The Nicholson Whaling Collection was bequeathed to the PPL in 1956 by Providence industrialist Paul Coe Nicholson (1888-1956), who had begun in 1920 to “get material for a small nautical library.” After more than three decades of careful collecting he had amassed 611 logbooks, 66 account books, thousands of miscellaneous letters, diaries, and economic papers involving the outfitting of vessels and the settlement of voyages, 6,000 marine insurance policies, 200 photographs of whaling vessels and processes, four harpoons, a harpoon gun, 77 pieces of scrimshaw, 3 boat models in whalebone, 25 rare wooden stamps carved by whalemen (used in the logs to denote ships sighted and whales taken), and a 200-volume reference library containing both rare and scholarly works.
“What was there about these logs,” mused PPL Librarian Stuart Sherman in 1958, “that provided the fascination of the chase to the collector? Musty, space-consuming, often phonetically spelled and illegible, they offered none of the factors that book collectors cherish in gilt-edge areas of collecting. Even to the dry-land whaleman in the security of a steady armchair, reading logbooks can be a tedious experience often comparable to that of reading a dictionary. There are plenty of characters, but they are not developed. There is little if any plot, and the only rising and falling action is in the constant motion of the vessel . . . But the determined reader will find in these pages all the ills that sailors fall heir to—enough to stir the imagination of novelists with sources fathoms deep. There are castaways, mutinies, desertions, floggings, women stowaways, drunkenness, illicit shore-leave experiences, scurvy, fever, collisions, fire at sea, stove boats, drownings, hurricanes, earthquakes, tidal waves, shipwrecks, ships struck by lightning, men falling from the masthead, hostile natives, barratry, brutal skippers, escape from or destruction by Confederate raiders, hard luck voyages, and ships crushed by ice.”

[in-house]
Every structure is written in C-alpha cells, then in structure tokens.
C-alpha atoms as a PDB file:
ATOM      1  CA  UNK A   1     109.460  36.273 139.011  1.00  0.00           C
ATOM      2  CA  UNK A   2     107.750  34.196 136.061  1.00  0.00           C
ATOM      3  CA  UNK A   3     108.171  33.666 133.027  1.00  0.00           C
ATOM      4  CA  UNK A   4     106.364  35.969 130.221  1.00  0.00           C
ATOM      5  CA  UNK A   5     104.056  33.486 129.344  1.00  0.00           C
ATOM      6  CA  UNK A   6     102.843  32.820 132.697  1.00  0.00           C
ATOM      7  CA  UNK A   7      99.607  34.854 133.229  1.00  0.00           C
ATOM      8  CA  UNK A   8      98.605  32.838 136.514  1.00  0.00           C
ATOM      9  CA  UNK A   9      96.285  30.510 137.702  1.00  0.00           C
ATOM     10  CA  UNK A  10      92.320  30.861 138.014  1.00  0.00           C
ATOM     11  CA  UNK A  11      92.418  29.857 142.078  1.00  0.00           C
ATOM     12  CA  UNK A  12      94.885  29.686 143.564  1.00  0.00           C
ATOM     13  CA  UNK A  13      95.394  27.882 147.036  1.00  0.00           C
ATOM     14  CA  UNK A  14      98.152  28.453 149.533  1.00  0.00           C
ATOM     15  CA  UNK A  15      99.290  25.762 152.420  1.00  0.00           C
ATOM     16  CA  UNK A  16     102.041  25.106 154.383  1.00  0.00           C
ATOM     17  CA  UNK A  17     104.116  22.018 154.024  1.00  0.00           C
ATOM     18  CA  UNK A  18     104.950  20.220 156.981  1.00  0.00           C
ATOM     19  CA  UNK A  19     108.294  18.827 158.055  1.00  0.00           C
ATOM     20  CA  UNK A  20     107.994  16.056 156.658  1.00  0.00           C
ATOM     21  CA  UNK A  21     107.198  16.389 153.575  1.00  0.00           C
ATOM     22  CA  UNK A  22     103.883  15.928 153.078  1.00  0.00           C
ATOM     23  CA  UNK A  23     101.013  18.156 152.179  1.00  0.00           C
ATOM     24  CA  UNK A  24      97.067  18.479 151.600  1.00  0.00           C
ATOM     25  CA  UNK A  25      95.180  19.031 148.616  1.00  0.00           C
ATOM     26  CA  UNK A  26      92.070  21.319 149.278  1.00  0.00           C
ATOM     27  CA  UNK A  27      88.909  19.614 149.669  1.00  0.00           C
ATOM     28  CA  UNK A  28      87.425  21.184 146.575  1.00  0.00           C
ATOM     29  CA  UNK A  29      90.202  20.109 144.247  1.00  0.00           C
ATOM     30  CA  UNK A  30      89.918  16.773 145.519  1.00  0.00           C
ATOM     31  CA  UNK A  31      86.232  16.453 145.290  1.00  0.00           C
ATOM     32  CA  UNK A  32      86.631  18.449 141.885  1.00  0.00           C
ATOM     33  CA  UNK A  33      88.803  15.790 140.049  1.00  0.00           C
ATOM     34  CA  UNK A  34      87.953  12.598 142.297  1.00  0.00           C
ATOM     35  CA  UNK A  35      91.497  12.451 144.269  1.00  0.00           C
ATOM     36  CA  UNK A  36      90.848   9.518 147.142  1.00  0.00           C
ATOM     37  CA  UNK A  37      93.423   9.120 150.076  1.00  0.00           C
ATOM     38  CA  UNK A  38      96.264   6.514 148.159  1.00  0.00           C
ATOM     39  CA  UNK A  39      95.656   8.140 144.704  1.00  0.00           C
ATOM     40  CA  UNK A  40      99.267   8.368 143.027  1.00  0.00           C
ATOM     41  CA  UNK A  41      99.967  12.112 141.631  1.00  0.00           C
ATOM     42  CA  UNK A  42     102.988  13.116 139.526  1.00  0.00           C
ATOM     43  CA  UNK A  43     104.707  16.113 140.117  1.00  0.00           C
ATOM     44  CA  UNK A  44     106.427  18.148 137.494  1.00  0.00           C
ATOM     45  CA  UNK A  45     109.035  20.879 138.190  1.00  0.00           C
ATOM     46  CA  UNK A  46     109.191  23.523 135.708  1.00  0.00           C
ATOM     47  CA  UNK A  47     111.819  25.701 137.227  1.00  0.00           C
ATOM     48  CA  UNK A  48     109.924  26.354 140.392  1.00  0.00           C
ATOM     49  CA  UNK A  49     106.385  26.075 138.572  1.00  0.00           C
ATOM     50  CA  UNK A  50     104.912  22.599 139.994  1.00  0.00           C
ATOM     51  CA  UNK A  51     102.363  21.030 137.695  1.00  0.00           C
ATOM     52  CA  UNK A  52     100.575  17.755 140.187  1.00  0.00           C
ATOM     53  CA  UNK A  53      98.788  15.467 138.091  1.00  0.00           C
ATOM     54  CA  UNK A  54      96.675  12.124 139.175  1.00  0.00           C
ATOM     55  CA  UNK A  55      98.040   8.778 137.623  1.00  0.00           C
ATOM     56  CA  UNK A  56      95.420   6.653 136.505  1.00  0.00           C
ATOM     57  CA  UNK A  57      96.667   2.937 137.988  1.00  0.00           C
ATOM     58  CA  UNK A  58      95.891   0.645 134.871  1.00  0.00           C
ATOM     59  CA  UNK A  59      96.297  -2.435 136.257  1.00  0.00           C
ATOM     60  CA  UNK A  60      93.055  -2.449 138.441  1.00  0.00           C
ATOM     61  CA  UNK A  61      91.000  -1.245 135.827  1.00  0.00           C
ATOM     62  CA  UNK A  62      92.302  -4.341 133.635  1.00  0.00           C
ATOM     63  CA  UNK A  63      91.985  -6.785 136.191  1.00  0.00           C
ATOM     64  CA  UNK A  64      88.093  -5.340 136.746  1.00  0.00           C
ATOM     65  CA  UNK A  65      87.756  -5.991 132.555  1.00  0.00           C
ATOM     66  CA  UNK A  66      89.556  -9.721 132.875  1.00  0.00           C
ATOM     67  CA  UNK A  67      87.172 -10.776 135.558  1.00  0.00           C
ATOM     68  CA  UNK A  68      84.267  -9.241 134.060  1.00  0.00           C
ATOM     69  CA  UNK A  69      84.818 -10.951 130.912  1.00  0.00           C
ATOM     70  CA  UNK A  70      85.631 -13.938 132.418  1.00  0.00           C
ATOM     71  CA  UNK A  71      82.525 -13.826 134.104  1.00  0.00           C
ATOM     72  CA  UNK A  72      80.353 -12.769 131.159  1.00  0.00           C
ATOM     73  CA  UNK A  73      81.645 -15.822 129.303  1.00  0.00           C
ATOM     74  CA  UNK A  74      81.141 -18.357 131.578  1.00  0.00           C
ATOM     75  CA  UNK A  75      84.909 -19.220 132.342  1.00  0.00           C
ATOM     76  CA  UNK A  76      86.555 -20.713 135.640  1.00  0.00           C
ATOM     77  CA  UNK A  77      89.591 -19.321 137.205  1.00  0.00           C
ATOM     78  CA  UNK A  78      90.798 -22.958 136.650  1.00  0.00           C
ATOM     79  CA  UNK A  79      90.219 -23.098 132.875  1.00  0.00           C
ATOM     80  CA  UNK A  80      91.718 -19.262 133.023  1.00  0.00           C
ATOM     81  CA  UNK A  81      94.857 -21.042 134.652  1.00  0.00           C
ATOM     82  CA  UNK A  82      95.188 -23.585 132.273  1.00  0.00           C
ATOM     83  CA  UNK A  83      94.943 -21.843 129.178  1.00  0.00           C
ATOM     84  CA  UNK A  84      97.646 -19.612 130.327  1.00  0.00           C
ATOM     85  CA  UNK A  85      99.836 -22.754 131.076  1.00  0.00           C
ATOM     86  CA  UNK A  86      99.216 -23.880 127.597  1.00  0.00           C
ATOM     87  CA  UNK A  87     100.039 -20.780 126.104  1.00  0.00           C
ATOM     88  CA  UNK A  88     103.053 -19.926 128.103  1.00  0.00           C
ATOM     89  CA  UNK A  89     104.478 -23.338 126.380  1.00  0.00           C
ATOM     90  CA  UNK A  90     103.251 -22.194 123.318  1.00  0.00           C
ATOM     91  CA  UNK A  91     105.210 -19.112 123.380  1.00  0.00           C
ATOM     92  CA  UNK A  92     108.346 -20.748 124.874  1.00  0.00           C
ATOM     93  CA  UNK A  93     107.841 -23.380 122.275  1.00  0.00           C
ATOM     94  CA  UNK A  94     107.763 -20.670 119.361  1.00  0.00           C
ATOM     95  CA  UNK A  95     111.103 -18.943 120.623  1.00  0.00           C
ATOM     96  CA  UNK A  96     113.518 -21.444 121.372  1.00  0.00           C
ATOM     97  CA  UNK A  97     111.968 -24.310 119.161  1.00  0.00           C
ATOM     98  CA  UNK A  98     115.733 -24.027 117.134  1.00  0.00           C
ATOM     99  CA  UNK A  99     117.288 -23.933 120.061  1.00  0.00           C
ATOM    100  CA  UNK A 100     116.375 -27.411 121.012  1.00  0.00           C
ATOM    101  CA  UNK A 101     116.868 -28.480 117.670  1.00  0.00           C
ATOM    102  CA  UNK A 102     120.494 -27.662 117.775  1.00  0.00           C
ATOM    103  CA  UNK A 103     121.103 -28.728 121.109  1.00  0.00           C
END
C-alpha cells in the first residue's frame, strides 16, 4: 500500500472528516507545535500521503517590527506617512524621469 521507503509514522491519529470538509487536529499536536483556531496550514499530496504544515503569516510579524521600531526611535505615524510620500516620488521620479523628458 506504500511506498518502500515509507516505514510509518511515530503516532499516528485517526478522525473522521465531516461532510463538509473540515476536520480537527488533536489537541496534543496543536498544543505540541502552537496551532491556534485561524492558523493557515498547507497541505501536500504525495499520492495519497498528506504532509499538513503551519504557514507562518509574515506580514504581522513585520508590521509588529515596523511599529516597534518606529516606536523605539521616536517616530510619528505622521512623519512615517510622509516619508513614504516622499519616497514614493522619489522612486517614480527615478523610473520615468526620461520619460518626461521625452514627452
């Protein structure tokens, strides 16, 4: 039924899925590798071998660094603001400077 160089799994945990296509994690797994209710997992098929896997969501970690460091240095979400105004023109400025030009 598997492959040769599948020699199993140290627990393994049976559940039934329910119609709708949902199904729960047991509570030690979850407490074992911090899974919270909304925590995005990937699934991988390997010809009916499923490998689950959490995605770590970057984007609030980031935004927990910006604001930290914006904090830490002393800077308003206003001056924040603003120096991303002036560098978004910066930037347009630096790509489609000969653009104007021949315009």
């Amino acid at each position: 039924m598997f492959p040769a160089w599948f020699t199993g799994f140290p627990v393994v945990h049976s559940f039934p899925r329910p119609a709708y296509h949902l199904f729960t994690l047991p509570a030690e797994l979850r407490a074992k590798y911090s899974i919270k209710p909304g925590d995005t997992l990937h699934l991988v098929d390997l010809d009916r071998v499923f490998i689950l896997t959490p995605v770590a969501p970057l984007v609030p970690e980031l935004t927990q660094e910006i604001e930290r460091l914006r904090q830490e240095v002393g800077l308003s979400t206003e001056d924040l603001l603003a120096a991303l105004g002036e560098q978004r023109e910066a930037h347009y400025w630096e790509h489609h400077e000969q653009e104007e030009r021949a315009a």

The recently acquired journal of Henry De Forrest, who had rounded Cape Horn five times before this voyage and passed eleven birthdays “in the whaling service” is a clear exception. The journal covers 15 months aboard the ship in over 300 closely written, entirely legible pages. It deserves to be fully transcribed and published, and to prove the point I offer my readers the barest taste, excerpting some of the entries from the first month alone, which vividly evoke life on a whaler in mid-century. Multiply what you see here by about twenty, and you get a sense of how much material is here and how excited we are to own it.
Writing during a series of storms which dog the voyage for its first few weeks out poses problems. “I am standing braced up in a corner of my state room, my lamp nailed down, my ink in the side of my berth, and holding my book in my hands – every now and then fetching away – first to leeward, then to windward.”
What a great change in a person’s feelings a little change in the weather will make. This morning when I went on deck the wind had moderated half. I kept the ship off SE and she made fine weather of it – and when the watch was called at seven o’clock the sick ones began to come forth with smiling faces. I saw one man that had not been on deck since we sailed – but he is quite well now. We have been able today to repair some of the damages and to secure some of our own personal property – mine has been drifting around my state room ever since we left – and it was useless to attempt to do anything with them. The weather this evening is quite fine, although there is a heavy swell running, and the old ship is quite uneasy. The Old Man sent a fiddle forward tonight amongst the men – two of whom are first-rate players, and we had some music and no mistake – one of the boys beats a tambourine equal to one of Christy’s Minstrels and another one the triangle. We also have one who possesses the greatest powers of imitations of sounds I ever heard – he can imitate anything from an elephant to a hummingbird. Take them as a set of men, I think they will do very well, provided they do not get the devil or the California fever in them.